Common Guinea Pig Health Issues
A guinea pig suffering from a respiratory problem may experience sneezing, lethargy, discharge from the nose and/or eyes, loss of appetite and difficulty breathing. You can help prevent respiratory infections in guinea pigs by keeping the cage clean, keeping the cage in a draft-free room, and quarantining any new guinea pigs. If you suspect your guinea pig is suffering from a respiratory problem, contact a veterinarian right away. It’s difficult to prevent a guinea pig from developing any of these types of lumps, although early detection is important to treatment. Examine your guinea pig every day, and take him to a veterinarian immediately for a diagnosis if you find a lump on his body. To help prevent constipation, make sure your guinea pig gets fresh green vegetables every day, and provide access to clean, fresh water. Take your guinea pig to the veterinarian if he shows any signs of constipation or diarrhea. If you suspect your guinea pig has a skin problem, contact an exotics veterinarian immediately for a diagnosis and treatment. If the problem is bad enough, the guinea pig may not want to move around because of the pain. If you suspect that your guinea pig is foot sore, take him to the vet right away. To prevent hock sores, provide your guinea pig with solid flooring. Never leave your guinea pig in the car on warm days. To help prevent eye problems in your guinea pig, keep his cage clean and provide a quality diet. If you suspect a guinea pig is under the weather, take him to an exotics veterinarian right away. Like this article? Please share it, and check out:All questions and answers about guinea pig healthAll questions and answers about guinea pig behaviorTips For Finding The Right Veterinarian For Your Small Animal PetFrequently Asked Questions About Pet Guinea PigsLife With Your First Pet Guinea Pig..
Guinea Pig Food
Guinea pigs’ food requirements are fairly simple, but it is easy to get them wrong and end up feeding your pets foods which don’t provide them with enough essential nutrients and minerals. A high-quality pellet or dry food forms the basis of a healthy guinea pig diet. Avoid the cheap, loose mixes sold in buckets and buy a quality, sealed, brand-name food instead. Each of your guinea pigs will need between half and one handful of dry food per day, but adjust the amount you give yours according to what they eat. Vegetables are a guinea pig’s favourite food, and also offer the best balance of nutrients – make sure your pigs get plenty. Guinea pigs will eat almost any type of fruit, so try a few to see what yours prefer. Guinea pigs love fruit, but be sure to feed it in moderation. This is an essential guinea pig food, and you should give your pets a constant supply of fresh, clean, dry hay at all times. Alfalfa is best for growing and pregnant guinea pigs, but its high calcium content can cause bladder stones in adults. During the summer months it’s a great idea to put your guinea pigs outside in a run. Vitamin C. Guinea pigs cannot produce their own vitamin C, so it must be provided in their diet. Guinea pigs don’t crave treats like humans do, so there’s really no need to give them anything special. Typical human treats such as chocolate, cakes, and biscuits are toxic to a guinea pig, and can cause serious health issues. Guinea pigs can respond badly to sudden changes in their diet, so it’s important to introduce new foods gradually. Guinea pigs are a lot like humans in that their tastes vary greatly, so what one won’t eat, another might love. A guinea pig’s nutritional needs are not complicated, but you must be very vigilant and be sure that you are providing them with everything they need at all times.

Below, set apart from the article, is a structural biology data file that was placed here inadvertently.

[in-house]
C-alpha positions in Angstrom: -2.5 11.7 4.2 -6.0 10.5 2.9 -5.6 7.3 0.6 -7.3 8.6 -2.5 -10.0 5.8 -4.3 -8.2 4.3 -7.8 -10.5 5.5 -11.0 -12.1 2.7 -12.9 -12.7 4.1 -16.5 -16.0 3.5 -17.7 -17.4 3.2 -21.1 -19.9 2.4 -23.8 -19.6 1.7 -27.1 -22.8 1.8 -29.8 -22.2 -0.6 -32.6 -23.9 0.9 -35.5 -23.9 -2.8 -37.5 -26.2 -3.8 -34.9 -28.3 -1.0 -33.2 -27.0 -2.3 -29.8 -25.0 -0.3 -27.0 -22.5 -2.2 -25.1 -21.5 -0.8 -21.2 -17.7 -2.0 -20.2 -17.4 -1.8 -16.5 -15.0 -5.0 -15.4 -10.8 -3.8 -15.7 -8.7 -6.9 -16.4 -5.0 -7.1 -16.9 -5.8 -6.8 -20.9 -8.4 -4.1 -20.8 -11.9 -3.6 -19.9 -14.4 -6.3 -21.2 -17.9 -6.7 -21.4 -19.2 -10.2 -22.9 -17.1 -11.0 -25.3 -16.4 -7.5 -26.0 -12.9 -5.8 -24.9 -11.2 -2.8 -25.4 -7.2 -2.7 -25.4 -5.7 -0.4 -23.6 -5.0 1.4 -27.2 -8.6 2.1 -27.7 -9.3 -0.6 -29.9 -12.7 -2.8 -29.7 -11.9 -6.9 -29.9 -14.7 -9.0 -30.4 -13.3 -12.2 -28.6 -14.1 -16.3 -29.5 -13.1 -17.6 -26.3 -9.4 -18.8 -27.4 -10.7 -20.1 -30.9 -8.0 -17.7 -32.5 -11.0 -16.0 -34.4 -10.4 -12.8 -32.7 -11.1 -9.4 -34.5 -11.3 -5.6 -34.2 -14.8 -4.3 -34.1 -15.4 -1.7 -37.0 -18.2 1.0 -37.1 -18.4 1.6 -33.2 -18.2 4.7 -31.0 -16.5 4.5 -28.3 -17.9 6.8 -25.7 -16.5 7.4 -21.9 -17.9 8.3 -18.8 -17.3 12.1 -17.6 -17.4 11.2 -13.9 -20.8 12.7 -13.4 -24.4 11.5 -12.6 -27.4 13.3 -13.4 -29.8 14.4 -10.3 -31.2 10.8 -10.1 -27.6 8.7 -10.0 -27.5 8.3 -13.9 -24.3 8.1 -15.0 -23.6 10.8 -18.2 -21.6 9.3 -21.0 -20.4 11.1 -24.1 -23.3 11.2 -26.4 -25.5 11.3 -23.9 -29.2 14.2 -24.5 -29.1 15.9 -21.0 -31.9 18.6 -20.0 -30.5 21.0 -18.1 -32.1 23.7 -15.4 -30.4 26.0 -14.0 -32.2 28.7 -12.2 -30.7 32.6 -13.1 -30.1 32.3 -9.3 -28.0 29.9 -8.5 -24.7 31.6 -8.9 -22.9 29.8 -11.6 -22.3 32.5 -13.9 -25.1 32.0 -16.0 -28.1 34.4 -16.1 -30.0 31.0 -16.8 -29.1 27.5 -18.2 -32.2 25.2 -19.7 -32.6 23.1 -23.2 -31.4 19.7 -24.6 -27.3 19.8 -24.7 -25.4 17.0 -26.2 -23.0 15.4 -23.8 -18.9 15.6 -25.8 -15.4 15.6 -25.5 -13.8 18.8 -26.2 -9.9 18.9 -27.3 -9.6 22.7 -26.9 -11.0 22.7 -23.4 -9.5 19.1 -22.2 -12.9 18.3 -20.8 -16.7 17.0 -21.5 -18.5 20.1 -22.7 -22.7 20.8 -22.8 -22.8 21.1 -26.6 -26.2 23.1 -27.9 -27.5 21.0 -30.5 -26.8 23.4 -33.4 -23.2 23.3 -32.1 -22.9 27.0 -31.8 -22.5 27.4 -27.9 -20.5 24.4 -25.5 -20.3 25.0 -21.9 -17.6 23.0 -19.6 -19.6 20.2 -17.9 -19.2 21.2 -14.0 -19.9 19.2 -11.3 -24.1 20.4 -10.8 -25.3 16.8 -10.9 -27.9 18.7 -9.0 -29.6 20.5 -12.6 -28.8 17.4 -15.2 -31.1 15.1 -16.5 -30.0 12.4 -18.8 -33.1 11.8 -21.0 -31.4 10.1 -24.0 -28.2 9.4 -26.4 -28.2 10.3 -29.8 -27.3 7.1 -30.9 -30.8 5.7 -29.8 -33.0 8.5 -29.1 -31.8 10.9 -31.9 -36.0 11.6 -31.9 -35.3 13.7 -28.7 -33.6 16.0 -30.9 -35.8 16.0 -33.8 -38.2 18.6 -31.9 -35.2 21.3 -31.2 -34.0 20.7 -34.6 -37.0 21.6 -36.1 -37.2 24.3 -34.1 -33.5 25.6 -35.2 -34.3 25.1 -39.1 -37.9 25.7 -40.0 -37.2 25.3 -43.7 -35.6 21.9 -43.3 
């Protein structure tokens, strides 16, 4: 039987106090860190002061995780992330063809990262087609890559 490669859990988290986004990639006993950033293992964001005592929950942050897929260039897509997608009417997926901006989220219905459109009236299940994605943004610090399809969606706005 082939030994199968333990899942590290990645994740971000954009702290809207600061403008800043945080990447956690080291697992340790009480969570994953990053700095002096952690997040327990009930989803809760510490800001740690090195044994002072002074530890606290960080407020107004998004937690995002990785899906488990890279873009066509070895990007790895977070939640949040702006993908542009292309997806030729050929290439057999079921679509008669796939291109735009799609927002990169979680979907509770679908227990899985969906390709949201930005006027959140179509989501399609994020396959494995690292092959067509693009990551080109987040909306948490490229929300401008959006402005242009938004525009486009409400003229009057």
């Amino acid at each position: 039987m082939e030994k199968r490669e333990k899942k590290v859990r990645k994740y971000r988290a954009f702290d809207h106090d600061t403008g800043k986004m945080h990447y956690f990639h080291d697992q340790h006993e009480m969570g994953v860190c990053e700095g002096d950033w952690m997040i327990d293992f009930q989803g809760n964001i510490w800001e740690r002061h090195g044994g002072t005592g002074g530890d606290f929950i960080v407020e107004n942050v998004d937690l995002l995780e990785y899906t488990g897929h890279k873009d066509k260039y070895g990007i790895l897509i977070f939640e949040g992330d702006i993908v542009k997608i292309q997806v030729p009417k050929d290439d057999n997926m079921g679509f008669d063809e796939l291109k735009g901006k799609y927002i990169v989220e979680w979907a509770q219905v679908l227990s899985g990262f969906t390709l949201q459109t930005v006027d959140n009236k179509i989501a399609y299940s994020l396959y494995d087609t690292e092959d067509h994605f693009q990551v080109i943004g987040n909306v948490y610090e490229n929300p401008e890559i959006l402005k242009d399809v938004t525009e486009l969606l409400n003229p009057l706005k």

Guinea Pig Care, Guinea Pig Breeds
Abyssinian Guinea Pig – Abyssinian Satin Guinea Pig:These guinea pigs have swirls of hair that resemble cow-licks, called rosettes. American Guinea Pig – American Satin Guinea Pig:These are the most common guinea pig with fine, short, glossy hair. Coronet Guinea Pig:These are longhaired guinea pigs with a single rosette on the top of their head, a ‘roman’ type nose, and no part in their coat. Peruvian Guinea Pig – Peruvian Satin Guinea Pig: With long, soft hair, these guinea pigs take more time and dedication to care for since daily brushings are needed. Silkie Guinea Pig – Silkie Satin Guinea Pig: As mutations of the Peruvian, these are also long-haired guinea pigs, only without hair growing over the eyes. Teddy Guinea Pig – Teddy Satin Guinea Pig:These guinea pigs have short kinky hair that is similar to that of teddy bears. White Crested Guinea Pig:This breed is also known as the American Crested Guinea Pig. Coronet Satin Guinea PigA variety of the Coronet Guinea Pig with a ‘satin’ coat. Texel Satin Guinea PigA variety of the Texel Guinea Pig with a ‘satin’ coat. Baldwin Guinea PigThese hairless guinea pigs are noted for having no hair on most of its body. Purchasing a Guinea Pig: You can readily find cute guinea pigs for sale, or you can adopt a guinea pig. A young guinea pig, about 5 to 8 weeks old and completely weaned from its mother can be ideal, but even an older pet guinea pig can make a good companion. Guinea pigs are great companions for children, and though it is okay to have only one as long as it is given a lot of attention, they will do best with another guinea pig companion. A kick from a hyper rabbit can harm or even kill a guinea pig, and sometimes a guinea pig will nuzzle the rabbit’s fur creating bald spots. Availability: You can easily find cute guinea pigs for sale, or you can adopt a guinea pig.